So I bought two plane tickets from Fresno to San Salvador – One for myself, and one for Tony, a dear friend of mine who wanted to join me. Two months later, Tony and I found ourselves walking through several remote dirt roads, tribally connecting one El Salvadorian village to another. We sat with an interpreter in front of several groups of village leaders, allowing them to answer one question we posed: “What can we do for your village that would transform it?” Every answer involved funding a small business. I came back to California, in love with the people I had met, and excited to fund the businesses they dreamed of creating. My heart was still very sensitive from my mother’s untimely death, so the emotions of this grand possibility continued to run high.

My Father

My father was going downhill at an alarming rate. One week after I arrived home from El Salvador, we took my father to the hospital. Four weeks later, we were burying him. My father lasted three full months without his bride. Once again, my brother and I prepared for a funeral service.

I was a complete emotional disaster, but Jesus and I were really, really good.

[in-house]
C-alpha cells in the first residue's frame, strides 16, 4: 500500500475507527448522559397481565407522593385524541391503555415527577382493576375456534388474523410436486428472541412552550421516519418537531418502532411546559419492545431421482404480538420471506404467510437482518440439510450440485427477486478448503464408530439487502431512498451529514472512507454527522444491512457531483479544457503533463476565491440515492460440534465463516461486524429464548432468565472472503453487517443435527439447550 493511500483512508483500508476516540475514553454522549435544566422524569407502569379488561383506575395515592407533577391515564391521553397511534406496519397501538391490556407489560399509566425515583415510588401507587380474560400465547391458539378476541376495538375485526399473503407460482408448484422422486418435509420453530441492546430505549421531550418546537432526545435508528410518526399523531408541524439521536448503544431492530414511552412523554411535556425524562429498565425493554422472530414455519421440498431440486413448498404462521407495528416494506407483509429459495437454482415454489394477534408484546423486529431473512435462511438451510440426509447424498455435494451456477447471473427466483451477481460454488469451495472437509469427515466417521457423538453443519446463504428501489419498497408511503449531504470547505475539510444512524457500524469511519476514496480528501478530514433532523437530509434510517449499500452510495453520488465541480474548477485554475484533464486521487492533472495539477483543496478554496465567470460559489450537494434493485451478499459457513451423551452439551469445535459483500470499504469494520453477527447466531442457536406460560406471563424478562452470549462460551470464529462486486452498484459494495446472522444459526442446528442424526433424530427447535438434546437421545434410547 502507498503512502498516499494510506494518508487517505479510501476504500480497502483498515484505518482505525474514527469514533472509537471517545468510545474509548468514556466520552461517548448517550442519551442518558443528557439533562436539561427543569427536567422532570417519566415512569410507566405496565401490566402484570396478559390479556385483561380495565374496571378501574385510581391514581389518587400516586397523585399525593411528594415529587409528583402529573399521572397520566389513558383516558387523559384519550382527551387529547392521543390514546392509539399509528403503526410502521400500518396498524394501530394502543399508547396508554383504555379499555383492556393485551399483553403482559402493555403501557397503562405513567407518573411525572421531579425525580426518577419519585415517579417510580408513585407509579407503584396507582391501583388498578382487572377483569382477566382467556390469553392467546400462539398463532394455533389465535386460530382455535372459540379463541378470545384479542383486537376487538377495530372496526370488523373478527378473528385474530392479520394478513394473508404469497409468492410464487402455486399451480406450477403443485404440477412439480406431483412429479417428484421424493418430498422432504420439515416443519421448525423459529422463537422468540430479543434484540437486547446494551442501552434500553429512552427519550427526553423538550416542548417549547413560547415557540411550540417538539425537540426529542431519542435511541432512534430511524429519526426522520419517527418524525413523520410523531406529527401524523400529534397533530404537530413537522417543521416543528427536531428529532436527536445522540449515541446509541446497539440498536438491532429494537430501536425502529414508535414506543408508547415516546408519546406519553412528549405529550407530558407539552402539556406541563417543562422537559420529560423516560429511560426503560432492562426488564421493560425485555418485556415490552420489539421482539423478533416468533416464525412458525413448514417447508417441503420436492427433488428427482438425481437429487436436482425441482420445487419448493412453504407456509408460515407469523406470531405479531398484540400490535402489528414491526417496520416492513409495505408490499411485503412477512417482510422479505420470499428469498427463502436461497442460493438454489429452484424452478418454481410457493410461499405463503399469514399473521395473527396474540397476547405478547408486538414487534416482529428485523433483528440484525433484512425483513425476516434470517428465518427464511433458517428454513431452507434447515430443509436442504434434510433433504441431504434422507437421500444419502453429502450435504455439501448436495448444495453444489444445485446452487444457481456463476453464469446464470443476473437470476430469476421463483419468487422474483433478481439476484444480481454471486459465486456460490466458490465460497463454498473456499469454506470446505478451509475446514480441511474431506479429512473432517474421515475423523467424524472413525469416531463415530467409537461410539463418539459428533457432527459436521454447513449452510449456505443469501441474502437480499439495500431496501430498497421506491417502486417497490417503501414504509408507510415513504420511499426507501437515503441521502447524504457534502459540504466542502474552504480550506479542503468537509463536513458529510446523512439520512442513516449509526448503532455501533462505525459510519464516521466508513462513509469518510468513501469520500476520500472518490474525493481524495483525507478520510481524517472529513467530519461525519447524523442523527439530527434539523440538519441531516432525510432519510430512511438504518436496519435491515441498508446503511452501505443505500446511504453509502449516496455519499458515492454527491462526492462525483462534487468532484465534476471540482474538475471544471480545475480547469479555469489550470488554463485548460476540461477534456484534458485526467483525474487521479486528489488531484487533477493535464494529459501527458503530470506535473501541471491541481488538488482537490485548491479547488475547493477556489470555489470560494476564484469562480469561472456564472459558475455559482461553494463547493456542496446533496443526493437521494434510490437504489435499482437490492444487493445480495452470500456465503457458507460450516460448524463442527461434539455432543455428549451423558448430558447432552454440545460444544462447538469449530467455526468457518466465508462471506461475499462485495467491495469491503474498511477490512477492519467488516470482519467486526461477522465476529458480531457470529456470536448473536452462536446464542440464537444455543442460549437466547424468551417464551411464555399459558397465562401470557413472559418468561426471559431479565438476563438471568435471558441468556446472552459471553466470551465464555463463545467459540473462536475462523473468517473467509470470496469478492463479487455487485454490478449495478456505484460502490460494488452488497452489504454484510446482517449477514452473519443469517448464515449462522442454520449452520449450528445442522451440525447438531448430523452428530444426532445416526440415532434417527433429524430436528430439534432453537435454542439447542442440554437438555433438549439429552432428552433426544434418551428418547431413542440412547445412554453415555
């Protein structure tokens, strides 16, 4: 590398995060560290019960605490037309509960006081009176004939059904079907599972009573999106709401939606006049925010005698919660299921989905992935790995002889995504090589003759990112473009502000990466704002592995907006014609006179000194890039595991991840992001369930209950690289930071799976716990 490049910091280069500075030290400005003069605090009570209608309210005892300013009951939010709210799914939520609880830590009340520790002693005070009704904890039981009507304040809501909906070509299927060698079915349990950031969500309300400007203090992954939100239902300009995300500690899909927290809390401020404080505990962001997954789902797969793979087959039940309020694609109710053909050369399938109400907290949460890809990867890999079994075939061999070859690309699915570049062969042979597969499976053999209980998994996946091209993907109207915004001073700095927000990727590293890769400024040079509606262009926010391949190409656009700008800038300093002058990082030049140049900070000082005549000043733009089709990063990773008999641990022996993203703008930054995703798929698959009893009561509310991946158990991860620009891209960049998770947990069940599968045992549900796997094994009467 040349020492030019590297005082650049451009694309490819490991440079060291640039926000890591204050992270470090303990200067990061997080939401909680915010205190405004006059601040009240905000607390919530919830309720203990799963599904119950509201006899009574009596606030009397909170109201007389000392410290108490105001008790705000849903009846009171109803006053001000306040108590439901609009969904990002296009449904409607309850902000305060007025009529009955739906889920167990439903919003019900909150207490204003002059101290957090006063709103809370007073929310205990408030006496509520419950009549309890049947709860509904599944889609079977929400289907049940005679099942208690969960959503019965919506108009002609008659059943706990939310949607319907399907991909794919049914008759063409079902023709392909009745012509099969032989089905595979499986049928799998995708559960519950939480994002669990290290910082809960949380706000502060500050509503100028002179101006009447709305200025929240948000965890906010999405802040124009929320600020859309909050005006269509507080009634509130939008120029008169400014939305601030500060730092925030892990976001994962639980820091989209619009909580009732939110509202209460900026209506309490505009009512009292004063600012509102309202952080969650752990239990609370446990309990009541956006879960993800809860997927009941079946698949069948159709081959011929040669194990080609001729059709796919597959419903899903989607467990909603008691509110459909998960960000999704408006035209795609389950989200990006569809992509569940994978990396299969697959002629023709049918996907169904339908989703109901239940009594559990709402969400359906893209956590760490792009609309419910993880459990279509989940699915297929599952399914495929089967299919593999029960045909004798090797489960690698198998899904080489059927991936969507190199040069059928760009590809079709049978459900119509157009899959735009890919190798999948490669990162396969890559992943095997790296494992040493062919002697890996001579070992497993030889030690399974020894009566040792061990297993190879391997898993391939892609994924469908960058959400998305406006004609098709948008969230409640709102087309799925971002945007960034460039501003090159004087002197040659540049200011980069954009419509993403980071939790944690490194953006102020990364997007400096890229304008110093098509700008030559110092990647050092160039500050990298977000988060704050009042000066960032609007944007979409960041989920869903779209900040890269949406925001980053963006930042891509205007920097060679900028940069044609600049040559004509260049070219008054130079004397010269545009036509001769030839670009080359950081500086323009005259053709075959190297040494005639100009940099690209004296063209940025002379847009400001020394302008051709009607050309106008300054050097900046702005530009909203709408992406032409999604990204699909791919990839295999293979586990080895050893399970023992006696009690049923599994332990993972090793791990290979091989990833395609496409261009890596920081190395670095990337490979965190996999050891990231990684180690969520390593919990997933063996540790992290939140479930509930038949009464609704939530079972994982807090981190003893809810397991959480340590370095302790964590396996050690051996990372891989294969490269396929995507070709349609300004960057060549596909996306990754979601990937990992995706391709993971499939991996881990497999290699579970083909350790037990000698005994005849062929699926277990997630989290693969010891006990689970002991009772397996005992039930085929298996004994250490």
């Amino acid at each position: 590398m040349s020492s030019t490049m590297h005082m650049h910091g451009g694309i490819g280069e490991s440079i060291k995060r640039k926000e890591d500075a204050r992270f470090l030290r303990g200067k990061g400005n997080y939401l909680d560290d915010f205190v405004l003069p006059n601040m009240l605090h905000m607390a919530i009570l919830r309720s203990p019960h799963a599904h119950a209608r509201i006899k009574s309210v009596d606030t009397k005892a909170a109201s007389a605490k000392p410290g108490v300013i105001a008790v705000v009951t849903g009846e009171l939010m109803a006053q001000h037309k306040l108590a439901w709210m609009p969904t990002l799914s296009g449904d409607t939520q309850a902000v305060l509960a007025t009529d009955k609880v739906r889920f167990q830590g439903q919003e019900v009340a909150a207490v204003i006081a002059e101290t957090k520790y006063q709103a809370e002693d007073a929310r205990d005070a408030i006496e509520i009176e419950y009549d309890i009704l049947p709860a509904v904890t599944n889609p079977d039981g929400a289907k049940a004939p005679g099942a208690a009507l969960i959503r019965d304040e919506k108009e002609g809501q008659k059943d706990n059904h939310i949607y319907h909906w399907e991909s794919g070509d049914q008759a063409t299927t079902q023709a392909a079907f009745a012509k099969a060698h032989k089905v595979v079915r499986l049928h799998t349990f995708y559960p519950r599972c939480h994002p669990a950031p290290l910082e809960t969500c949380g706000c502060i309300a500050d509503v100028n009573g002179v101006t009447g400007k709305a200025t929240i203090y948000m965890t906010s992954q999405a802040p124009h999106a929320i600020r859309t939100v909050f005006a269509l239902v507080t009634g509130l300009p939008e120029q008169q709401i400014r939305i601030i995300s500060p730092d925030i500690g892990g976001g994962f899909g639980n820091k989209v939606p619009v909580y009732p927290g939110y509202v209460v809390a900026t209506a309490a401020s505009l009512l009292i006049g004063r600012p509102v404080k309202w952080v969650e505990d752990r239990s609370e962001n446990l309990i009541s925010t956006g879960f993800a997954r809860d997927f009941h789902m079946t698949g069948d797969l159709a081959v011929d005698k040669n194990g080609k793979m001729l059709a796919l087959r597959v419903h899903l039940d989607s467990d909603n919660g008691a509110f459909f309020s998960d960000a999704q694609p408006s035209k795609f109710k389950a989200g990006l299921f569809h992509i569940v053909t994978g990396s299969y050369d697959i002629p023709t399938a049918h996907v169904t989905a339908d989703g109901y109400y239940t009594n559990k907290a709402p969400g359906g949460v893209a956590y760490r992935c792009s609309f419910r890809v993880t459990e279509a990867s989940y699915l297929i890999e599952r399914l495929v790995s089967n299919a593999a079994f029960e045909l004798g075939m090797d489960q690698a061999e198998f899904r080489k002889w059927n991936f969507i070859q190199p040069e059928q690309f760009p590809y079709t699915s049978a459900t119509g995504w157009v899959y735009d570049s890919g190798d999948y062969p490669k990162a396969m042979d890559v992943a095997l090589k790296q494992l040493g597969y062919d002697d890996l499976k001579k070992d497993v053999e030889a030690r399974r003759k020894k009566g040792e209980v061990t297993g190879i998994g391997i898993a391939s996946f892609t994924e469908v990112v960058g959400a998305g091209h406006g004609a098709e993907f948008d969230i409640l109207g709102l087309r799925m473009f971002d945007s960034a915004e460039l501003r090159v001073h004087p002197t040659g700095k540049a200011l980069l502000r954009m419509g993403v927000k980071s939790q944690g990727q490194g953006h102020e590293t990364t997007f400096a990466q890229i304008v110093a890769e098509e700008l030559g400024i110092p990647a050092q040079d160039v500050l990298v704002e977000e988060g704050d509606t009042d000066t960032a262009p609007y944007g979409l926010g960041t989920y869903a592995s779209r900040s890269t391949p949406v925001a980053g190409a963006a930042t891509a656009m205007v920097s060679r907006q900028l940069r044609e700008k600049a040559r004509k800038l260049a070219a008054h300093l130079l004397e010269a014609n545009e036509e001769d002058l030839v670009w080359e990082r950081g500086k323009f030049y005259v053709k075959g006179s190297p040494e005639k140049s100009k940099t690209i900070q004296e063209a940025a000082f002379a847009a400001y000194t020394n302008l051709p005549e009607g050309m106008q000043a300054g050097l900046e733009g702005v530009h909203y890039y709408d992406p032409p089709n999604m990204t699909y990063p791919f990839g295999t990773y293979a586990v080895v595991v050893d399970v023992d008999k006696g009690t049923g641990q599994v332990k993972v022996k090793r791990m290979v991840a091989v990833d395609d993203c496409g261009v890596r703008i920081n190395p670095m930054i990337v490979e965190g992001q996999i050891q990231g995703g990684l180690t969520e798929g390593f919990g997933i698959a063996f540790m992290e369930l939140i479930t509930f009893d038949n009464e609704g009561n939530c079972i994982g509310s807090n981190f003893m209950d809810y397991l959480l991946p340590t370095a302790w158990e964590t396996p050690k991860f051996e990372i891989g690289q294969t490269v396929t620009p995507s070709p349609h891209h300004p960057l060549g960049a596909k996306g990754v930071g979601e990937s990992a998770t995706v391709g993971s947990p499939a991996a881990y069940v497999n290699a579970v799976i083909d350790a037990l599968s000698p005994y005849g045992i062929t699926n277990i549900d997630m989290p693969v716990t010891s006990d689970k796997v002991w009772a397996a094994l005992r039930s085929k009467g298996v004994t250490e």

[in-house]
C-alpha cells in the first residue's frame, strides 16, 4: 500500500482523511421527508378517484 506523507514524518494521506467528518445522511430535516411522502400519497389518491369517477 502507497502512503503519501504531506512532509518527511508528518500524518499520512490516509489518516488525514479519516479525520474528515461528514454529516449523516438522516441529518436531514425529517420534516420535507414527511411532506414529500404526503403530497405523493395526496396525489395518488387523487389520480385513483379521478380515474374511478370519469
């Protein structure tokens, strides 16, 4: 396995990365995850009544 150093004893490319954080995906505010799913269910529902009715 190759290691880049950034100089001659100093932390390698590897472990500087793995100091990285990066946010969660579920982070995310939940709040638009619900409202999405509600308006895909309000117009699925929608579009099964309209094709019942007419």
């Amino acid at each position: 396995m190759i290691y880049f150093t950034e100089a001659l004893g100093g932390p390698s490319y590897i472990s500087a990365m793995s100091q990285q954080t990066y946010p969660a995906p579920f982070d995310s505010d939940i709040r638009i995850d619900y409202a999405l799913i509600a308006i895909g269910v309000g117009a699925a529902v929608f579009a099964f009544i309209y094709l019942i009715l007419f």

I was a complete emotional disaster, but Jesus and I were really, really good. I wish you’d pause the reading right here, and go back and read that first sentence again. That may or may not be the tension you’re learning to live in. I’d suggest you learn to live there. As I learned to live in that tension, I found myself dreaming better, loving bigger, and still answering the call to fund businesses in El Salvador. But I was really messed up, too. And I was good with all of it.

Our Response to Brokenness

When our lives rain down broken pieces, we must learn to dance in the storms.
When our lives rain down broken pieces, we must learn to dance in the storms. The human part of us wants the rains to stop, the waves to diminish, and the storms to subside. Or worse, the human part of us wants to hide from the rains altogether, because our lives don’t fit into the get-better formulas we’re given in the sermons of modern Christianity. We’re drenched in the middle of a monsoon, and we’re pretending we aren’t wet.